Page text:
A study by the University of North Carolina at Chapel Hill illustrates why user behavior can prove problematic. Researchers were provided with 10,000 user accounts, all belonging to former UNC personnel. As is typically the case, the personnel were required to change their password every 90 days. The researchers were then given at least four of the previous passwords associated with any one account in an attempt to determine an account’s current password based on the makeup of the four previously used. No brute force password cracking was necessary or even attempted, as a good portion of the time, all that was needed was to transform the previous password with a digit, e.g., “Password1” to “Password2”, or replacing a character with a symbol, e.g., replacing the letter “S” with the number “5” (five). All in all, success rates averaged about 17%.

What can be done to simplify these processes? We can start by leveraging technology in our favor, such as:

  • Using multi-factor authentication in conjunction with passwords.
  • Leveraging Single Sign-On.
  • Replacing password ‘complexity’ with passphrases.

Inspire Change

Humans are the attack mechanism of choice, which is why managing human risk has become so important. While leading organizational change and influencing behavior can be challenging, adopting the right approach and obtaining leadership team buy-in will go an exceptionally long way. The good news is that reinventing the wheel is no longer necessary to influence organizational change. As executives, you don’t need to be cyber experts, but you should play a role in building a business that prioritizes security and welcomes IT to the decision-making table.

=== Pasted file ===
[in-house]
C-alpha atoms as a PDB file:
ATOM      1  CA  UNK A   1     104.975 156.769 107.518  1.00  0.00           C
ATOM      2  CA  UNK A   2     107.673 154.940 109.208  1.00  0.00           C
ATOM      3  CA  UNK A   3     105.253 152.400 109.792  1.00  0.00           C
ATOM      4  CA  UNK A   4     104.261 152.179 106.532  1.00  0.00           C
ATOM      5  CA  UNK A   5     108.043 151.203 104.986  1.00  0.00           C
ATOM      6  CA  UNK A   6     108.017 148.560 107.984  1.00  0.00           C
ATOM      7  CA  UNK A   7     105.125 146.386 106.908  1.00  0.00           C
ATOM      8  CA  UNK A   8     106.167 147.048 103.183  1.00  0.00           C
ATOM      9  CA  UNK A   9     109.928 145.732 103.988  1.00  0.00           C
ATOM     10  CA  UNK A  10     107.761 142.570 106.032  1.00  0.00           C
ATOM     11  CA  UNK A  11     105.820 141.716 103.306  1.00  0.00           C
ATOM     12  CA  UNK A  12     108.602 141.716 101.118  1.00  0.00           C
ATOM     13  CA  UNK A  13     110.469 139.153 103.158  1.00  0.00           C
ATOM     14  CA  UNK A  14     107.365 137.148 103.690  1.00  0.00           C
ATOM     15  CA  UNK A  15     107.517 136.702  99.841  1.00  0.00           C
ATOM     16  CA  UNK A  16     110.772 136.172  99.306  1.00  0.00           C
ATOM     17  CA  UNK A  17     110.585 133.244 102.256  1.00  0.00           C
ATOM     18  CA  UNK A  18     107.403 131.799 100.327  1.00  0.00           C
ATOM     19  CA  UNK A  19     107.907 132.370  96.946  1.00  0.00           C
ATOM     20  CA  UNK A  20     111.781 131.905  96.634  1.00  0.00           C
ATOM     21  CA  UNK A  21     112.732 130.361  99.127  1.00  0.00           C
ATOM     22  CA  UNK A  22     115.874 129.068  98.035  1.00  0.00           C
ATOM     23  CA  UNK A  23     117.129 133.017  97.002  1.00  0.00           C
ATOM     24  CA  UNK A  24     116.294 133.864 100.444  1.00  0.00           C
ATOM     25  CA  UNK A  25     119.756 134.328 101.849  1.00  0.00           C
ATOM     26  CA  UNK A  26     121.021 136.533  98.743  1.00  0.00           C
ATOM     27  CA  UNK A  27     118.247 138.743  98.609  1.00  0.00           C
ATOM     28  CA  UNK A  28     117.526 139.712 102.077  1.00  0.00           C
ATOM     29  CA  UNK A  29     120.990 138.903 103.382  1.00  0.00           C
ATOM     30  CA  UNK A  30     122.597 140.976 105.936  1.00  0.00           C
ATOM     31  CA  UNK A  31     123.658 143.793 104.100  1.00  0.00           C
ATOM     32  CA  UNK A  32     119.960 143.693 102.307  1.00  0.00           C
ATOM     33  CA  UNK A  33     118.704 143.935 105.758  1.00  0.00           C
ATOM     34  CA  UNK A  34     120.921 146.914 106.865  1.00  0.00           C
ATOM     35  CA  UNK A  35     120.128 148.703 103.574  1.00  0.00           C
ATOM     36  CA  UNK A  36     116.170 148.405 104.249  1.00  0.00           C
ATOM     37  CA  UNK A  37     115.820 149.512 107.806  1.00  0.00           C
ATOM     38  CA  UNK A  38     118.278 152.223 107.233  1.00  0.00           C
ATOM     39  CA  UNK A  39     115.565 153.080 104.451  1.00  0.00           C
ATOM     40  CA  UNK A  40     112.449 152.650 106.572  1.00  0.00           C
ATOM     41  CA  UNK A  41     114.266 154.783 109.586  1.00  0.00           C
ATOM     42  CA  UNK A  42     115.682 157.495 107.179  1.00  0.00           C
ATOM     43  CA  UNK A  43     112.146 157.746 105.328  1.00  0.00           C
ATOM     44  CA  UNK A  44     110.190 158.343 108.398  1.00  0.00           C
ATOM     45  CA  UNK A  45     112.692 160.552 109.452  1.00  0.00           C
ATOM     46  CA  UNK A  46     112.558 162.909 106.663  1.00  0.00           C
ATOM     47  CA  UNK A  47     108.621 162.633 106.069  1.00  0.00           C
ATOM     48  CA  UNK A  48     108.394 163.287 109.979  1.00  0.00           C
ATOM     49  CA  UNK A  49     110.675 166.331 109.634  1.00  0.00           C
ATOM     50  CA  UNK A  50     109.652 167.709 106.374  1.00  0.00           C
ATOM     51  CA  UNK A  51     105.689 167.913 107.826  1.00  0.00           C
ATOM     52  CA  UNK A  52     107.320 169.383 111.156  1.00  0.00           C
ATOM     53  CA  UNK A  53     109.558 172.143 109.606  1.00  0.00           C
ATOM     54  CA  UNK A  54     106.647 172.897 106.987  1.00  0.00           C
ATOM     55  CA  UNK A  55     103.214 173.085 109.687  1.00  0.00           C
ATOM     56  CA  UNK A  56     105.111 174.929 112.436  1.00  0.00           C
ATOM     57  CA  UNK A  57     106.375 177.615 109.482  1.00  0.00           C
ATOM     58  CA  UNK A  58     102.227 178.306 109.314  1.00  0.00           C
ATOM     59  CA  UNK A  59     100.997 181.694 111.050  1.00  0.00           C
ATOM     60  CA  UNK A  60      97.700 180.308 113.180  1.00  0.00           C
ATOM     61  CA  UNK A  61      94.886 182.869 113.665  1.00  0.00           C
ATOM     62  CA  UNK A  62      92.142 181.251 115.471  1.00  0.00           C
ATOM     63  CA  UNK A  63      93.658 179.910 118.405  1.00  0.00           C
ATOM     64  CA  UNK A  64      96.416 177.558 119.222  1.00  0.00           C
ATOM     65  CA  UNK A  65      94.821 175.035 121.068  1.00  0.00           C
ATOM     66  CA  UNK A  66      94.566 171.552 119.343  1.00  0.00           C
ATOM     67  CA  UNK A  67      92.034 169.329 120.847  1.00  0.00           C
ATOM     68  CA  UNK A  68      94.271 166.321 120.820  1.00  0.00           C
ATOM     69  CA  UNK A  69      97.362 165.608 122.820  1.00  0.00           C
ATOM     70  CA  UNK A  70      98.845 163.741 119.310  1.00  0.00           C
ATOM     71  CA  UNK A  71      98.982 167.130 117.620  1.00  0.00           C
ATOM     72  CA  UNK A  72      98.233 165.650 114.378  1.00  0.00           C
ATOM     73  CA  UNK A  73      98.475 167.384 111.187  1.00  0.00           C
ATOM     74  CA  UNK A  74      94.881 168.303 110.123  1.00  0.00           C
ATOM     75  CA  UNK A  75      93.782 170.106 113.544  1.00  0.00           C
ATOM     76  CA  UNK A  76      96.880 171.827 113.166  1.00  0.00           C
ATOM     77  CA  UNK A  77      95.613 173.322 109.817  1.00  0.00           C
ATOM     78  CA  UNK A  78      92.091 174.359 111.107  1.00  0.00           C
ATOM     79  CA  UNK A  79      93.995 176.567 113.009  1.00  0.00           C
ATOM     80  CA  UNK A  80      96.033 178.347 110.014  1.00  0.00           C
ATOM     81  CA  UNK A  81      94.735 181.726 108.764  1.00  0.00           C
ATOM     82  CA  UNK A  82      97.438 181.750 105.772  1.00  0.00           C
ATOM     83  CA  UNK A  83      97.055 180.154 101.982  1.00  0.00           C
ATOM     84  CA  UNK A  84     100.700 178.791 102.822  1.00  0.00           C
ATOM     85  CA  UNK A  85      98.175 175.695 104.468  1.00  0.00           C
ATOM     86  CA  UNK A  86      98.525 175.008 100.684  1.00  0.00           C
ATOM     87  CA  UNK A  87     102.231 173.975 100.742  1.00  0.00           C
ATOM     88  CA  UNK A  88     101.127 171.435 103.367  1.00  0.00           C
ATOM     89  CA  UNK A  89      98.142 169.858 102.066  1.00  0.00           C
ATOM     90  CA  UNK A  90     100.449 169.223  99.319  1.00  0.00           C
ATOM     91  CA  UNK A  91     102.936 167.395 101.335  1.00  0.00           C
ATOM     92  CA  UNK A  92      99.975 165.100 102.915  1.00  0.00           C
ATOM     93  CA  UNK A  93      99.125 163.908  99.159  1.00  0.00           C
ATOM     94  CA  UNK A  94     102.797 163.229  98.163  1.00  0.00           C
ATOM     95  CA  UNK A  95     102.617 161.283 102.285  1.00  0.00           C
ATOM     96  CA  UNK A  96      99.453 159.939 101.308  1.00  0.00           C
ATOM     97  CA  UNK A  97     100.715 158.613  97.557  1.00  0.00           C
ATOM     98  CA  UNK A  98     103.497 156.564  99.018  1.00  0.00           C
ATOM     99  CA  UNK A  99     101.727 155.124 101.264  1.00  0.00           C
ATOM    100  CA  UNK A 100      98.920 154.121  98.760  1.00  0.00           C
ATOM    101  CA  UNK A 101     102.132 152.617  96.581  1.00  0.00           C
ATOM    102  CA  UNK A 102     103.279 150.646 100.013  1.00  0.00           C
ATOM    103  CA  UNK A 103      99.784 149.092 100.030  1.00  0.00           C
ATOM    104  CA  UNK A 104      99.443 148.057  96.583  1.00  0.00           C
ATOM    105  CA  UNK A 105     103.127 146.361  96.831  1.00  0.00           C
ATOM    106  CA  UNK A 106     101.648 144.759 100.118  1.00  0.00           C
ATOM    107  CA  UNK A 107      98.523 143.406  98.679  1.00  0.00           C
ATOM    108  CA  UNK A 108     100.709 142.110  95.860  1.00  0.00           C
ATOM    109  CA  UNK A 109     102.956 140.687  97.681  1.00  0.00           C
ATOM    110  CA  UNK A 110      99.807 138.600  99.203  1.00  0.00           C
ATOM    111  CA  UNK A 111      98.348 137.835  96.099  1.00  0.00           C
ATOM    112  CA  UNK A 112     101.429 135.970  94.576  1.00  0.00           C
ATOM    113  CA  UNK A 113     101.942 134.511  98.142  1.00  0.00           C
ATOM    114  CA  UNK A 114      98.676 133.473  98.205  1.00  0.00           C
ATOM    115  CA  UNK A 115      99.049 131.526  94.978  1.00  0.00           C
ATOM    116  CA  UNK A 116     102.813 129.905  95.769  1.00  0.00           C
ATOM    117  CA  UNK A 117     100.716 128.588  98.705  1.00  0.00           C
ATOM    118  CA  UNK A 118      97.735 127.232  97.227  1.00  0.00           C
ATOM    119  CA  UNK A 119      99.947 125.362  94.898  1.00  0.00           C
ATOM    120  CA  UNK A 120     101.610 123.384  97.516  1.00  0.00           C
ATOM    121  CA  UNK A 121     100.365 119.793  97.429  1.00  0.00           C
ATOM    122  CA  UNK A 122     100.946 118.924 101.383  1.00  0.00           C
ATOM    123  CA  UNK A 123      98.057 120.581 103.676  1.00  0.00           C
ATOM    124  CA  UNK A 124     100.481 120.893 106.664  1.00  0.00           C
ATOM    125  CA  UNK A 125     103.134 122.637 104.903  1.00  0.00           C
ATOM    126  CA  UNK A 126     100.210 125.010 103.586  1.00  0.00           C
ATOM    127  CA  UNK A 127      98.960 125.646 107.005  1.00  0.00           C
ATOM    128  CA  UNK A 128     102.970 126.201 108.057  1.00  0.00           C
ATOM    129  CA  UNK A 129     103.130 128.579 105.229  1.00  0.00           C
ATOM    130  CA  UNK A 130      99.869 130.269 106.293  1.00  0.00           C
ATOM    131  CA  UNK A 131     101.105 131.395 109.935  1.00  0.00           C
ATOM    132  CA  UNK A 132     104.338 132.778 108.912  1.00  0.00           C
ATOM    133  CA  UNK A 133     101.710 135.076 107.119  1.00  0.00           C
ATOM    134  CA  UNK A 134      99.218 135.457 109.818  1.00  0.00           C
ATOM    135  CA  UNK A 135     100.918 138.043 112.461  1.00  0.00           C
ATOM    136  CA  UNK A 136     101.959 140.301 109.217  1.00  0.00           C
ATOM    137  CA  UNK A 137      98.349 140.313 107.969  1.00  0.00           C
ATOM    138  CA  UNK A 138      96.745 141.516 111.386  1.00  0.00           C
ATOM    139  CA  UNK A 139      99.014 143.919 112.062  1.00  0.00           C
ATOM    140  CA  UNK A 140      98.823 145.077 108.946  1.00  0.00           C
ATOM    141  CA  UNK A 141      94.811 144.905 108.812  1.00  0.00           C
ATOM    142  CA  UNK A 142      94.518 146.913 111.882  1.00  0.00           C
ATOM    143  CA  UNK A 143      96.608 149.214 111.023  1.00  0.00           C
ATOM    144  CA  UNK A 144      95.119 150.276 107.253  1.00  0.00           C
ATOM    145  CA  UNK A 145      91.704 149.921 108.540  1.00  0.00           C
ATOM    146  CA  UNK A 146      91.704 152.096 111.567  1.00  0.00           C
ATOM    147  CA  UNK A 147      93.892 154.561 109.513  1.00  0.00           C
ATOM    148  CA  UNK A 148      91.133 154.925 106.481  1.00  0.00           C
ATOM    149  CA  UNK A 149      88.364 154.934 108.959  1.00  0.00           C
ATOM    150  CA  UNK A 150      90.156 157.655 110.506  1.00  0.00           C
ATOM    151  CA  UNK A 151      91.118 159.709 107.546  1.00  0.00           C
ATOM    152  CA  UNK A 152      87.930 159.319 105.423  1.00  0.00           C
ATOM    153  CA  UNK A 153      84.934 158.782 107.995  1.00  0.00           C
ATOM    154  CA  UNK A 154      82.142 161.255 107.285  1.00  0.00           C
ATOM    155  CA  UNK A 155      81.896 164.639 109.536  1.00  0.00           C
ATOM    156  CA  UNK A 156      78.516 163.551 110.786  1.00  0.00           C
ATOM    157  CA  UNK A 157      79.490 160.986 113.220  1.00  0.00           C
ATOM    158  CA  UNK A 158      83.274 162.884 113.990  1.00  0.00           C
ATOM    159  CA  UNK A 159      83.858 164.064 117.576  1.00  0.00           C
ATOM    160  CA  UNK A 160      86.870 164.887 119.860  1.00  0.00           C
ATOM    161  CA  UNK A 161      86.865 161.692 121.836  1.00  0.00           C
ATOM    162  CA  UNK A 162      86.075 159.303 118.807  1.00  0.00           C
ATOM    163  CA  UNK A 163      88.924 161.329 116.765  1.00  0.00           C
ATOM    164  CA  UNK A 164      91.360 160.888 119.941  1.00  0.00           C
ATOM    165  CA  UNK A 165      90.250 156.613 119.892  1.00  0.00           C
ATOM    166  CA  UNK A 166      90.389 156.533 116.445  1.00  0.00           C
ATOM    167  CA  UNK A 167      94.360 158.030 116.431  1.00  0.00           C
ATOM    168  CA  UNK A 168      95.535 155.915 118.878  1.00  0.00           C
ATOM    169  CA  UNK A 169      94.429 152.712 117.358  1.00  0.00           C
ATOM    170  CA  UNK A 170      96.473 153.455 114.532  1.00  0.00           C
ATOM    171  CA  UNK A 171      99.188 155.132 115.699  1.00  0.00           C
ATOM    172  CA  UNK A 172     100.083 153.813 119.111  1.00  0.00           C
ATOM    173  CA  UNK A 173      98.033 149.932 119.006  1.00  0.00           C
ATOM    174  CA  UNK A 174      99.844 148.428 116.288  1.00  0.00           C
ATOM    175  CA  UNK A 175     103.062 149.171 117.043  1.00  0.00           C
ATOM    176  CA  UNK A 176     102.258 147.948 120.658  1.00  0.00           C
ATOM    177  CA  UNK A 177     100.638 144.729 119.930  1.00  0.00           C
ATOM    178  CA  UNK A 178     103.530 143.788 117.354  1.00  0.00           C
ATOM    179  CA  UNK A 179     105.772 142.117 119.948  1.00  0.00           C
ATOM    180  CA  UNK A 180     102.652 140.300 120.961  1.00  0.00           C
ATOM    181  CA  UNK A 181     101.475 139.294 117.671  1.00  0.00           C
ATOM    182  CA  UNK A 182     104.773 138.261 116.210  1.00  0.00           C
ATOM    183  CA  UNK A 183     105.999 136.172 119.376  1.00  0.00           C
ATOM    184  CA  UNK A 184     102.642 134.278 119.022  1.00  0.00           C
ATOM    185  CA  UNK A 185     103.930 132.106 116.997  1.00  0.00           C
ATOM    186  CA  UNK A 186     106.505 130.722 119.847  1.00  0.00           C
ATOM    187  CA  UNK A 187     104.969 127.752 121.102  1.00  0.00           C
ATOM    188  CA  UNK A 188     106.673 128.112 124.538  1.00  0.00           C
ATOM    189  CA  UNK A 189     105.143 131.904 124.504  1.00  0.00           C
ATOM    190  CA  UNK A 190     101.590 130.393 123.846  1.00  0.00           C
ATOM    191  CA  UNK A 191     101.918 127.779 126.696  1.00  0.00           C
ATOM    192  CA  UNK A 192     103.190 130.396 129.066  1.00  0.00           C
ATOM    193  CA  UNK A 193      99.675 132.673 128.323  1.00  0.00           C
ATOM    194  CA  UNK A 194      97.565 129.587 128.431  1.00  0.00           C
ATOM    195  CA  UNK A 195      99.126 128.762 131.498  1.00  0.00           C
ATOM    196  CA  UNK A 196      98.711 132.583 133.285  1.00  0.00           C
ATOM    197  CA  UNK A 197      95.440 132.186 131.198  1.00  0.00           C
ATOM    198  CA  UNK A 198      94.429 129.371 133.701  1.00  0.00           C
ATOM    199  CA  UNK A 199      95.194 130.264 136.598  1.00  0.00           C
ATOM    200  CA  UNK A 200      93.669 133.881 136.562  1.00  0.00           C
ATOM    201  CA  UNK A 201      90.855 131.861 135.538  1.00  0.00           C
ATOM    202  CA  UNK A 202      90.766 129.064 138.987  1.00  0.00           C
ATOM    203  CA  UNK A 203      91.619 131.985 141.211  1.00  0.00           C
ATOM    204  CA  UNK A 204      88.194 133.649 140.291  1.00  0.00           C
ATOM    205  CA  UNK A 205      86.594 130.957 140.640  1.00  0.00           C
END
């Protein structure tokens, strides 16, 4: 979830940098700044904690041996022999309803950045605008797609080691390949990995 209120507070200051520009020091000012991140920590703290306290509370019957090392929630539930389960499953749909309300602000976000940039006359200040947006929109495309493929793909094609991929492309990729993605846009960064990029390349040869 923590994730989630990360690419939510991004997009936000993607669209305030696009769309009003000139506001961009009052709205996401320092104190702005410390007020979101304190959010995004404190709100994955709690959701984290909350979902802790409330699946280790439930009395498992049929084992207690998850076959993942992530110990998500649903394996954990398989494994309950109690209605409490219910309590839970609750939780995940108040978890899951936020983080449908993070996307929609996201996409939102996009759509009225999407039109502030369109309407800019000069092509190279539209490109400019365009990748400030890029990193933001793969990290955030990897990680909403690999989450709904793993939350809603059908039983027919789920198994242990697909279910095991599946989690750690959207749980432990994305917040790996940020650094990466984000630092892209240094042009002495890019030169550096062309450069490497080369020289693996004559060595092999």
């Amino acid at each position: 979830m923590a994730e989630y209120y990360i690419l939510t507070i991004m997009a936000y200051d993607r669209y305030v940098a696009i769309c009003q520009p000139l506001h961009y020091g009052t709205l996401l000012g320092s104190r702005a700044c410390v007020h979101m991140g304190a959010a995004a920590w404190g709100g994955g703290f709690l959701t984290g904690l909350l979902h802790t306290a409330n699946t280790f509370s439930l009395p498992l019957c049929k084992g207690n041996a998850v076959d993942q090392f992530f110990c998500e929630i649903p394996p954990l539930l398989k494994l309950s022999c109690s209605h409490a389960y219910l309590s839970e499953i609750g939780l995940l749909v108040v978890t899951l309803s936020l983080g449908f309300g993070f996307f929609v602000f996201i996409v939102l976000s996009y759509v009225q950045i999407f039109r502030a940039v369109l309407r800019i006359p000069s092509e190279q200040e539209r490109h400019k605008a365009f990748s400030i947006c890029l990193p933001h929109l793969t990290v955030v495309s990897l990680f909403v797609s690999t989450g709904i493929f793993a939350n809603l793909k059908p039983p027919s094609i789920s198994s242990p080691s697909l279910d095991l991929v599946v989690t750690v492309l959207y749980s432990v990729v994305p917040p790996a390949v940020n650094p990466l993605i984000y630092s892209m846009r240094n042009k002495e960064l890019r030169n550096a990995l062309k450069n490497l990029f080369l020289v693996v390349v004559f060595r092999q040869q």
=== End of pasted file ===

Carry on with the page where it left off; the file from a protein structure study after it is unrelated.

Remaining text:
Today, there are many valuable models that leadership teams can utilize to help drive desired organizational behavior, integrating cybersecurity into their strategic business plans. Examples include:

ADKAR model

  • Awareness (of the need for change)
  • Desire (to support the change)
  • Knowledge (on how to change)
  • Ability (to exhibit the change)
  • Reinforcement (to sustain the change)

AIDA model (Awareness, Interest, Desire, Action)

ADDIE model (Analysis, Design, Development, Implementation, and Evaluation)

Next Steps

Businesses can obtain the organizational outcomes they desire by involving all employees, leveraging sound methodologies, putting security into simple terms, and monitoring and continually evaluating changes. Leadership ultimately defines the culture not by what they say but by the behaviors they reward, punish, and tolerate. We hope your executive team will join our upcoming webinar, Cybersecurity: A C-Suite Priority, to learn more about how to build a culture of security from the top.

Matthew Polatsek